Chinese export paintings: studies and interpretations
29 November 2016. Museum Volkenkunde in Leiden. A gathering of curators, art dealers, (art) historians, sinologists, anthropologists and a large audience of many other collectors, scholars, and interested listeners.
The topic: Chinese paintings, made for trade, that have languished for so long in Dutch and English collections without anyone paying them any attention.
Rosalien van der Poel, co-organizer of this symposium, welcomed everyone, and told us that a symposium on this topic had never been organised in the Netherlands before. Anne Gerritsen and Kitty Zijlmans, both of LUCAS, Leiden University chaired the discussions throughout the day.
The first speaker of the day was Ching May Bo, who joined us from Hong Kong. Her paper was entitled Drawing Nature: Botanical and Zoological Illustrations in Canton from the late eighteenth through the mid-nineteenth century. She was followed by a lecture by Jan van Campen, Curator of Asian export art at the Rijksmuseum Amsterdam, who spoke on the Dutch collectors Jean Theodore Royer (1737-1807) and Everard van Braam Houckgeest.
We also heard from Patrick Conner, who spoke on Shopping in Canton – Export Paintings of Shops 1780-1830, which was largely based on the collection of watercolours from the Peabody Essex Museum in Salem, MA. Conner is Director-researcher at the Martyn Gregory Gallery in London. He was followed by a lecture by Pieter ter Keurs, entitled Chinese Export Paintings: Theory, Policy and Reality, where he took on the subjects of classification/ categorisation, and the influence of racial theory. He linked this to the ways in which value is assigned to individual objects, and how items are selected and deselected from collections.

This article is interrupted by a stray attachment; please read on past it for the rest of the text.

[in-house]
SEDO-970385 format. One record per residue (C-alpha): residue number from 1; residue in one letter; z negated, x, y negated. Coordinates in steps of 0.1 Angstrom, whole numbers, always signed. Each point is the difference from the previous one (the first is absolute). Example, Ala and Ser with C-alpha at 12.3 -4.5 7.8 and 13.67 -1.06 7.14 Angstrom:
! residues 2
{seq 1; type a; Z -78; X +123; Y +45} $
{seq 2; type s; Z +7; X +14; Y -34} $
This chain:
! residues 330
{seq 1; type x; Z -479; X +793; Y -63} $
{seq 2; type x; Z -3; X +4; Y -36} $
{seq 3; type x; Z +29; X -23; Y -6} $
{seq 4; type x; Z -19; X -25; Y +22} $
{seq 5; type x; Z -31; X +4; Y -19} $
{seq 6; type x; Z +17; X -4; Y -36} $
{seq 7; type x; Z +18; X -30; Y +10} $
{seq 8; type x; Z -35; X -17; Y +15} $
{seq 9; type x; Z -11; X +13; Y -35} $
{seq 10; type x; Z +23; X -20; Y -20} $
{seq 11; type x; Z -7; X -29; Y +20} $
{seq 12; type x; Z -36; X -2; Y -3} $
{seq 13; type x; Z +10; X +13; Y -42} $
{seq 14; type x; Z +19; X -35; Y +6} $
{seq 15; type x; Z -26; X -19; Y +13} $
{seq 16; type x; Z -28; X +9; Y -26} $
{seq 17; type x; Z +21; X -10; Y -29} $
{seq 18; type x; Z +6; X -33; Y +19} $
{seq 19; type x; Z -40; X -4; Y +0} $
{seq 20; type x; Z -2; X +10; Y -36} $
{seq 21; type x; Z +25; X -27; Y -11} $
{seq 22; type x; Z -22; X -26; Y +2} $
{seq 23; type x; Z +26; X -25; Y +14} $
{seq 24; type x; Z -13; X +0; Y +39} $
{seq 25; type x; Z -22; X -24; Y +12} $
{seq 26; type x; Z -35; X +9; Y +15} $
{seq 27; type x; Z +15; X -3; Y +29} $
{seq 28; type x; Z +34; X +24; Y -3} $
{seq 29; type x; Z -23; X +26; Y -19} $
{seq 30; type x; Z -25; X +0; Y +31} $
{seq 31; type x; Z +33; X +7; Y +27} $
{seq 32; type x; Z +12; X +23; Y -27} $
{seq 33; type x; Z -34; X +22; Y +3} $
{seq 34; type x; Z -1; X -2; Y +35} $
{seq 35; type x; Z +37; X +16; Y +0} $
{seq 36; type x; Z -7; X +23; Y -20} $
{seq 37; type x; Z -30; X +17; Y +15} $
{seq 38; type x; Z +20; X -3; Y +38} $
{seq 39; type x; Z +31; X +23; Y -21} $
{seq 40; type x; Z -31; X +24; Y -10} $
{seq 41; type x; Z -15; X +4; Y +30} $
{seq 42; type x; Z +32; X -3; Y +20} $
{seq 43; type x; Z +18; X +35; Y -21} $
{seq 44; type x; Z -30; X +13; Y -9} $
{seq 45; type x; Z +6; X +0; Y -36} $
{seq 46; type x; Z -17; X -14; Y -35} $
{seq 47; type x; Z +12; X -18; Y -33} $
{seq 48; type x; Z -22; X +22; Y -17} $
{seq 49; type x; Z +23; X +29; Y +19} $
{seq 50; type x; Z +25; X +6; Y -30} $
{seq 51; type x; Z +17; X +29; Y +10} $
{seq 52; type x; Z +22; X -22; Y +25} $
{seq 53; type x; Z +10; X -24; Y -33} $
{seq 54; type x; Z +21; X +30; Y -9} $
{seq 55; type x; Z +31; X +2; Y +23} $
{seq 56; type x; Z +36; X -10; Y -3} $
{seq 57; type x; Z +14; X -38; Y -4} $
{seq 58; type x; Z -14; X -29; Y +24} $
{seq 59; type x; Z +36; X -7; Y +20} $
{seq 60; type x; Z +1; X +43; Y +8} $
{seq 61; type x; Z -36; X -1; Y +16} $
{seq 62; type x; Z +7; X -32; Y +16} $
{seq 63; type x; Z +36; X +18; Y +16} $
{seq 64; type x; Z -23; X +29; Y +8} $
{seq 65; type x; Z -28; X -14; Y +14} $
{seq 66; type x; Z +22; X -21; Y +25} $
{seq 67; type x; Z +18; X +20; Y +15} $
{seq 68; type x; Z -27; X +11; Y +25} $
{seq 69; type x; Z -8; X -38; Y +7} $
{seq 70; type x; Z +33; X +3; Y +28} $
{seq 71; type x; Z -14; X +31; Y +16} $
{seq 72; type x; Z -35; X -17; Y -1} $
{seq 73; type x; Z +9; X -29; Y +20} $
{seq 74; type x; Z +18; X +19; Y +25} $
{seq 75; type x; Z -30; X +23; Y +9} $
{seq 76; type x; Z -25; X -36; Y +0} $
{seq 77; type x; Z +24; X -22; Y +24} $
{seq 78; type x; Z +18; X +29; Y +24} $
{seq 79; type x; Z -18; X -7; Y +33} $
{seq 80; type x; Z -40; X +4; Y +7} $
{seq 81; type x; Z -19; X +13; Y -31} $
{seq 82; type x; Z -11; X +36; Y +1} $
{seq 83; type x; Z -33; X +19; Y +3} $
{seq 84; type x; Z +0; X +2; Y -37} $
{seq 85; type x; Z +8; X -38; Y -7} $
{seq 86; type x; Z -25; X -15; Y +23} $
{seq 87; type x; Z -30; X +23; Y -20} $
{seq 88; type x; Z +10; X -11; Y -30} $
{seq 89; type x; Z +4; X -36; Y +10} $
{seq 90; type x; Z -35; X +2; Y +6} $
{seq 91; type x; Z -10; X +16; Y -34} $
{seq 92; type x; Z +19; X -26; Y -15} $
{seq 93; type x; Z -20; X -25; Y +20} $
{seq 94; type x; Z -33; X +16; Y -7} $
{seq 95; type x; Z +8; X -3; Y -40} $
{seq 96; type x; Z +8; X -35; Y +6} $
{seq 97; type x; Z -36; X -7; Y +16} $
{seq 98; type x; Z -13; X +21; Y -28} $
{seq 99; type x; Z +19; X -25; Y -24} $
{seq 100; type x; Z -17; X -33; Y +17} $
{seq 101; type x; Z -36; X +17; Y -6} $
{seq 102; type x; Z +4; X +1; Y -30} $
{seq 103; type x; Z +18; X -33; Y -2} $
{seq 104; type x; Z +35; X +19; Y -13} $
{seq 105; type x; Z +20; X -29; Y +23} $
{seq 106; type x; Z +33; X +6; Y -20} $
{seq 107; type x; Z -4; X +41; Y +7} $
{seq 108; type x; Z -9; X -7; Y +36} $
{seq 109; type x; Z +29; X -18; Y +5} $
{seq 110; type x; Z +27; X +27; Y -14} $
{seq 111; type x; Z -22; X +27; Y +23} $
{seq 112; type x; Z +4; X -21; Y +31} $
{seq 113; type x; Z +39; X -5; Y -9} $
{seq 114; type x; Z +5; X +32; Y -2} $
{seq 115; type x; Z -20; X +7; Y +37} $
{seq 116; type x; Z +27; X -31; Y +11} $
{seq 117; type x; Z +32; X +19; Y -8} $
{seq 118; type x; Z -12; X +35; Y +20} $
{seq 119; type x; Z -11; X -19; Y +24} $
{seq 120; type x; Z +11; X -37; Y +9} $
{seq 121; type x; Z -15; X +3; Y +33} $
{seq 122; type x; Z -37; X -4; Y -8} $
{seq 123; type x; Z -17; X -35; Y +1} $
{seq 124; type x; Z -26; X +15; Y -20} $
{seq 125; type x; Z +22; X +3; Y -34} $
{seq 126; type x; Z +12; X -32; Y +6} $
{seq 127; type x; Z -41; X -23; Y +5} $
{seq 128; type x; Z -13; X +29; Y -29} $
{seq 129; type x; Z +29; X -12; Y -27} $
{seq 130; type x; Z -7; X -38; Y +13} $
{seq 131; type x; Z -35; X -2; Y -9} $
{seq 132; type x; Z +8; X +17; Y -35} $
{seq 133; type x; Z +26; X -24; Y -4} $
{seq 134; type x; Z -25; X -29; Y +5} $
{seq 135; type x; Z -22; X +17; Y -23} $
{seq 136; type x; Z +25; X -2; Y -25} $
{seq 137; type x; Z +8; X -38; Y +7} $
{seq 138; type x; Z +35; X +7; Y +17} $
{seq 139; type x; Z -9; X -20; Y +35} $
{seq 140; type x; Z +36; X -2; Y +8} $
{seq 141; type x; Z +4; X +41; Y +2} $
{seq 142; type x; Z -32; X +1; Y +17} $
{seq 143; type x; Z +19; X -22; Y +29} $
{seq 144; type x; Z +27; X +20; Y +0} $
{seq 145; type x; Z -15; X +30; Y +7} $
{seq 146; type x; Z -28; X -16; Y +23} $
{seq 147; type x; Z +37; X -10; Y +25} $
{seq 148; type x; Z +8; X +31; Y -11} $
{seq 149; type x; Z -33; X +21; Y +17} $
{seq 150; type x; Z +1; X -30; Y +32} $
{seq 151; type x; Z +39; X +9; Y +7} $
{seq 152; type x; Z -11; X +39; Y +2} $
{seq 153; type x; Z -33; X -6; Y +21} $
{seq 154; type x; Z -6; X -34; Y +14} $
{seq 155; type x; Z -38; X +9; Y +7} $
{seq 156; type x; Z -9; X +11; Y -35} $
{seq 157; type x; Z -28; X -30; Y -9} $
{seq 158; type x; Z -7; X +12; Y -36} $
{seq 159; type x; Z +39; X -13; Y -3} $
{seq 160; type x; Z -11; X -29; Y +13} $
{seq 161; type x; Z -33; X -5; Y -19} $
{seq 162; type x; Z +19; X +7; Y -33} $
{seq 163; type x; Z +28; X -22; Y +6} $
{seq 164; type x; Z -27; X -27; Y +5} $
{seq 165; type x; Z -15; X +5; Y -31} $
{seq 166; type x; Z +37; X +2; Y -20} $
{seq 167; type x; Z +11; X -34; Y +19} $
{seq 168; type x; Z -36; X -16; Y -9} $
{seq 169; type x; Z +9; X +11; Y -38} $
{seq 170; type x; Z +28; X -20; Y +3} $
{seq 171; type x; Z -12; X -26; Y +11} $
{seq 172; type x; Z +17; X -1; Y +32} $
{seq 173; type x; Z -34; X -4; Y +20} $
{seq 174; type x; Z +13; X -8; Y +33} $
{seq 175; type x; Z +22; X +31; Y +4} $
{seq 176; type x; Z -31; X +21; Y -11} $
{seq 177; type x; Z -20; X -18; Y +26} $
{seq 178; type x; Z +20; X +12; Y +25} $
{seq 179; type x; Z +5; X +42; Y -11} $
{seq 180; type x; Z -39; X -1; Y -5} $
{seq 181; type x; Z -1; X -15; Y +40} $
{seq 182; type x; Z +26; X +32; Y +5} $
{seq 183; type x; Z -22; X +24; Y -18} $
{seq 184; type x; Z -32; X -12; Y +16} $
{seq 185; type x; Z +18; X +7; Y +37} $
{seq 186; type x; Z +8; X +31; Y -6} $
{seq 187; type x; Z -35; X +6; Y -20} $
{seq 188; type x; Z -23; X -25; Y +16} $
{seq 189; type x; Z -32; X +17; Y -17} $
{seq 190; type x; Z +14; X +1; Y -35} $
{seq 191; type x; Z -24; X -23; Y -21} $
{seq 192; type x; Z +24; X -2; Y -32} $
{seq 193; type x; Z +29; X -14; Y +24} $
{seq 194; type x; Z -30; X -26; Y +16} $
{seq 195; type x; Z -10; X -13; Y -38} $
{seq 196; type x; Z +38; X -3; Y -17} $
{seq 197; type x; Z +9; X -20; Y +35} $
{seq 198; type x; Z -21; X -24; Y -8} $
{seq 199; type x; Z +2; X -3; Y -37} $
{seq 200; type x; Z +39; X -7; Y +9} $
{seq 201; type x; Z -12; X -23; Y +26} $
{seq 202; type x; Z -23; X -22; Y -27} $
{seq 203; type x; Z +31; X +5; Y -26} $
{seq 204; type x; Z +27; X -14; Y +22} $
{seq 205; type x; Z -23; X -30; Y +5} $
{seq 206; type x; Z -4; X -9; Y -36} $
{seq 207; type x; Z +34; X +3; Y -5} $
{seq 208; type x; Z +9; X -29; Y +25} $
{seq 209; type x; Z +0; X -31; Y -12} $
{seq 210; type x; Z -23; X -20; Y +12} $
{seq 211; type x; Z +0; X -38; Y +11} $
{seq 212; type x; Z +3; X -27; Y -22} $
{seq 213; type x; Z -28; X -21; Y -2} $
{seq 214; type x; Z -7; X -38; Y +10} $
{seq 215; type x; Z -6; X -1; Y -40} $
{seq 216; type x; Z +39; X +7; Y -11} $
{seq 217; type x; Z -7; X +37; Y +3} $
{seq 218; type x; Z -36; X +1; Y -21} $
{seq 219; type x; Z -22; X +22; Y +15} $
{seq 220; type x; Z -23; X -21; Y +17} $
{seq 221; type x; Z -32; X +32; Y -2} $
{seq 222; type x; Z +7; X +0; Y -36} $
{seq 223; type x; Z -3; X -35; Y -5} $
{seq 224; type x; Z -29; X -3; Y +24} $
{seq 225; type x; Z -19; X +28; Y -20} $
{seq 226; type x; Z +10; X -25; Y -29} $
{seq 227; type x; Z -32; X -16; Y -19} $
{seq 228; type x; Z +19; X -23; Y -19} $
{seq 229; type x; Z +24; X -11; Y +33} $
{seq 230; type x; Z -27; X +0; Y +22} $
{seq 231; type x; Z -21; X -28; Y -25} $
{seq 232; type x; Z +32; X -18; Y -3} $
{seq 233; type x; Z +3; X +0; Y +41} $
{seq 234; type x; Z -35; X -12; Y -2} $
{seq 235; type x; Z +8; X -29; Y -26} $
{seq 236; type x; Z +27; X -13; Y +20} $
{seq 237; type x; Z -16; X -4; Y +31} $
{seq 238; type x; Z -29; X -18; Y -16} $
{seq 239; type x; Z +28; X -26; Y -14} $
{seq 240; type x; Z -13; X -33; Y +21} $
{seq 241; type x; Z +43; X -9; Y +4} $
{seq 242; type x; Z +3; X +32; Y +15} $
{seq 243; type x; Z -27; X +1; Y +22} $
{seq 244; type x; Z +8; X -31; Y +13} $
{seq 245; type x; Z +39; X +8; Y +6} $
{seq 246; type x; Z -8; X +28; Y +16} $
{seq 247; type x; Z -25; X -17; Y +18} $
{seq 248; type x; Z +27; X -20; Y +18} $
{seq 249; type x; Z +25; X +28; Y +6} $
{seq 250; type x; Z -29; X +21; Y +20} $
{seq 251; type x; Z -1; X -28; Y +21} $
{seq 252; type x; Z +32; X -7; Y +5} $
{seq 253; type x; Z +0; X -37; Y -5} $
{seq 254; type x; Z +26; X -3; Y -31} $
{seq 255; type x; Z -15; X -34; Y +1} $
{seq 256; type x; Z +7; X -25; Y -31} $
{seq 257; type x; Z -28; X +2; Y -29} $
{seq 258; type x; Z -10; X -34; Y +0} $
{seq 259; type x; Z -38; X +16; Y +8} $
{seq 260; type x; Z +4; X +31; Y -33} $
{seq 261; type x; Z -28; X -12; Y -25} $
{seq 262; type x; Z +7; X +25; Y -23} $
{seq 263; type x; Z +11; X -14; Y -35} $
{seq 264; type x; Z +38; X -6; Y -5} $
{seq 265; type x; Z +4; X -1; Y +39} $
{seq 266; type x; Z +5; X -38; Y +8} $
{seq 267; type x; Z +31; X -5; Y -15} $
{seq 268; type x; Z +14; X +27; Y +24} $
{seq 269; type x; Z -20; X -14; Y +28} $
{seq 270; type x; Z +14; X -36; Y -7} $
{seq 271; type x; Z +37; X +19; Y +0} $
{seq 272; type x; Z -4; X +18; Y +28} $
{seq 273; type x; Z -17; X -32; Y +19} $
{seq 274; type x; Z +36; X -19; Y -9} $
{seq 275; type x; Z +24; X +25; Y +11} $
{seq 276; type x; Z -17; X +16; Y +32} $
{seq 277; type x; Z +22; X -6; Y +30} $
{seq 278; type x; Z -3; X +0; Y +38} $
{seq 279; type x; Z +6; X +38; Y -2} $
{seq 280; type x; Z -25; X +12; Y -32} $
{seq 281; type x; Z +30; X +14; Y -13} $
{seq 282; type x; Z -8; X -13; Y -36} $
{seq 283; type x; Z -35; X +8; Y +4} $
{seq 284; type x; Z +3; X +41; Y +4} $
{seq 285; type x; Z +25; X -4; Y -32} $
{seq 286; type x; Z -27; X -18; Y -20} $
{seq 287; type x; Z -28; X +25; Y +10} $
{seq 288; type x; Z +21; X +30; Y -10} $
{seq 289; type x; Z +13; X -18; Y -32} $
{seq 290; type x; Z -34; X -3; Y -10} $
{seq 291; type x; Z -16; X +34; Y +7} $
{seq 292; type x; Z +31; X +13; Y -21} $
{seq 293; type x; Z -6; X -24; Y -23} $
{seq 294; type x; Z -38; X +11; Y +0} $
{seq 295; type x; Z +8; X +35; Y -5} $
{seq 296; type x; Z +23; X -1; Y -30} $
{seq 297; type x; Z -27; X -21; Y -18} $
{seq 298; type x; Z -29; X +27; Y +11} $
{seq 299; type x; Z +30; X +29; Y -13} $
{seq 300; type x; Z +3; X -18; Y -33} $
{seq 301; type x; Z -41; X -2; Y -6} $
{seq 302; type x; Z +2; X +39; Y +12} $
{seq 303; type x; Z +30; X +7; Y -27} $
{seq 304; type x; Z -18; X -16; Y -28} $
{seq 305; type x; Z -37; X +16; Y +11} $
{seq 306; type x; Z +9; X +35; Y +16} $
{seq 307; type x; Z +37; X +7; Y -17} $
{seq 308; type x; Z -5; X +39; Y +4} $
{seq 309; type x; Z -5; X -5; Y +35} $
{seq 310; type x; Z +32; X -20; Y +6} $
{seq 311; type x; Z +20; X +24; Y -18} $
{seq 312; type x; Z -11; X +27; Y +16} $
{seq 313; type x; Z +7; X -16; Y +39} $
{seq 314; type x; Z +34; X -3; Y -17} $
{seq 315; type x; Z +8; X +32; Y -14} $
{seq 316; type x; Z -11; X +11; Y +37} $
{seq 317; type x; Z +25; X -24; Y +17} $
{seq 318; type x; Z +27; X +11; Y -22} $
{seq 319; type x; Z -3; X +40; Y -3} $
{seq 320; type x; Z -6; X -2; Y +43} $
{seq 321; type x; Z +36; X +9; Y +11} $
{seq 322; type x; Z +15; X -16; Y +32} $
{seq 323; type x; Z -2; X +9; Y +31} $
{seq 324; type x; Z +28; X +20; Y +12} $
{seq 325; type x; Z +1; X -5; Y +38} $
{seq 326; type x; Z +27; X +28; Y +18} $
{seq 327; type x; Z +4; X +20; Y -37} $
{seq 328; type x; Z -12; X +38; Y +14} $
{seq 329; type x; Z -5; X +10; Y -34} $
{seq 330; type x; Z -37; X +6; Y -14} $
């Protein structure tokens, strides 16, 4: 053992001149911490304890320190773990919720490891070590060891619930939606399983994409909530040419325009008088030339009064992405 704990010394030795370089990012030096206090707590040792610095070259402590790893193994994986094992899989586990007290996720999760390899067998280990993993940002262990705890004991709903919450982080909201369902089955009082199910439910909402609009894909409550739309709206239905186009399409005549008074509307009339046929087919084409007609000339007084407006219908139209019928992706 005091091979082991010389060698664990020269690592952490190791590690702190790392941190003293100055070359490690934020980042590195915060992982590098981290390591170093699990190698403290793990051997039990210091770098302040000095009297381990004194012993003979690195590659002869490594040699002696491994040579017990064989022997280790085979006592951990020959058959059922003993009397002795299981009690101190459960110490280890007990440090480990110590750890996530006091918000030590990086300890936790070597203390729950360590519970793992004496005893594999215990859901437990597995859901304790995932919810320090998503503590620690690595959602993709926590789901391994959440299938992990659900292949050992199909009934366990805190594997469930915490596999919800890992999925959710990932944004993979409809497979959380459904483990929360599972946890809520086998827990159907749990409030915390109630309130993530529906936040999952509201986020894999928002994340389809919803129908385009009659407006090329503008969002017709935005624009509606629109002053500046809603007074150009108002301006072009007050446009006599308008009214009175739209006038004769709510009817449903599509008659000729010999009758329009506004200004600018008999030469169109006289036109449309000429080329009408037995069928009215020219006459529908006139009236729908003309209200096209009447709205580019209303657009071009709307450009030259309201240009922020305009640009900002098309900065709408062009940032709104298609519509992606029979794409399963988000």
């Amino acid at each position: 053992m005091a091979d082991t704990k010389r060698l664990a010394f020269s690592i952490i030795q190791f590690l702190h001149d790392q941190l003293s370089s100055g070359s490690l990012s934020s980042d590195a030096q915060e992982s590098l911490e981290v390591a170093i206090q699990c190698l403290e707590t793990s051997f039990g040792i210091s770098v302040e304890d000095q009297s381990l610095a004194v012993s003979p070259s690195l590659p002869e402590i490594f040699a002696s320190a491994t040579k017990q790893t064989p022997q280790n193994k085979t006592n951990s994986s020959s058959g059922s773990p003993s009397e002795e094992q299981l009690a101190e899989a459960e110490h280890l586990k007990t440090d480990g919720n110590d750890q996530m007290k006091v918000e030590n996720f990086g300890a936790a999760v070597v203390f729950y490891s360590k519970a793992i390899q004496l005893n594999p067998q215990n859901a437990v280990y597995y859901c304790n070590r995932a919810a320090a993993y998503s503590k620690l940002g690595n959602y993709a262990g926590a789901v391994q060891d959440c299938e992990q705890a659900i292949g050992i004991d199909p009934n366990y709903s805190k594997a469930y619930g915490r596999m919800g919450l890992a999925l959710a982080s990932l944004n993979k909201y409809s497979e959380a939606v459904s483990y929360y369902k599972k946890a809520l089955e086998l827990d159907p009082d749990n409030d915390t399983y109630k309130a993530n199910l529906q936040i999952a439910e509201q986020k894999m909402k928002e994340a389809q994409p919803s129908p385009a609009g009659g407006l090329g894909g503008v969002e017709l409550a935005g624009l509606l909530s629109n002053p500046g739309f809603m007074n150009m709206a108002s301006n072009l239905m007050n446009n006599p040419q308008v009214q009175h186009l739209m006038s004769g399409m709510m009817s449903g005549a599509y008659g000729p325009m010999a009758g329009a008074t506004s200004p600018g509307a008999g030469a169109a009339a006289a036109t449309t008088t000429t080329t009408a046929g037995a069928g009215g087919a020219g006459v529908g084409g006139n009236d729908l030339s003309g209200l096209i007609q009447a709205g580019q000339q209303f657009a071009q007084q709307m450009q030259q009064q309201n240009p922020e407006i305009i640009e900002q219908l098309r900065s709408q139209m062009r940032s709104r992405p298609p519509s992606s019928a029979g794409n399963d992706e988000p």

Pauline Marchand and Irene Jacobs performed a duo-presentation, entitled: Heritage, Techniques and Conservation of Maritime China Trade Paintings. Pauline Marchand is a painting restorer, including Chinese export paintings in the collections of the Maritime Museum in Rotterdam and Museum Volkenkunde and Rijksmuseum Amsterdam. Irene Jacobs is a curator of paintings, prints and drawings, decorative arts, audiovisual collection and photo collection, in the Maritime Museum in Rotterdam.
Winnie Wong’s fictional paper, Lover of the Strange, Sympathizer of the Rude, Barbarianologist of the Farthest Peripheries, was the conjectural story of Pàn Yǒuxūn and other Chinese artists as painters, as well as statue makers.
Wrapping up the symposium, Anne Gerritsen, typified the afternoon by saying that: “In some ways we have been talking about ‘middlemen’ all day. The traders, the passionate collectors, the curators, the restorers, even us the researchers and us the passionate enthusiasts. If we are talking to middlemen, then we are asking different questions, as the speakers today have done.” Then, she continues, “instead of talking about classifications and separations, we are looking at blends, mixtures, compositions and assemblages. We are looking at knowledge sharing and circulations of information, technology, and knowledge.”
This symposium on Chinese export painting was organized with generous support from the Hulsewé-Wazniewski Foundation for the advancement of education and research in the archaeology, art, and material culture of China at Leiden University, and from Shared Taste. Without their fundamental financial support, all this would not have been possible. We are also grateful to Museum Volkenkunde, who kindly offered us the venue for today.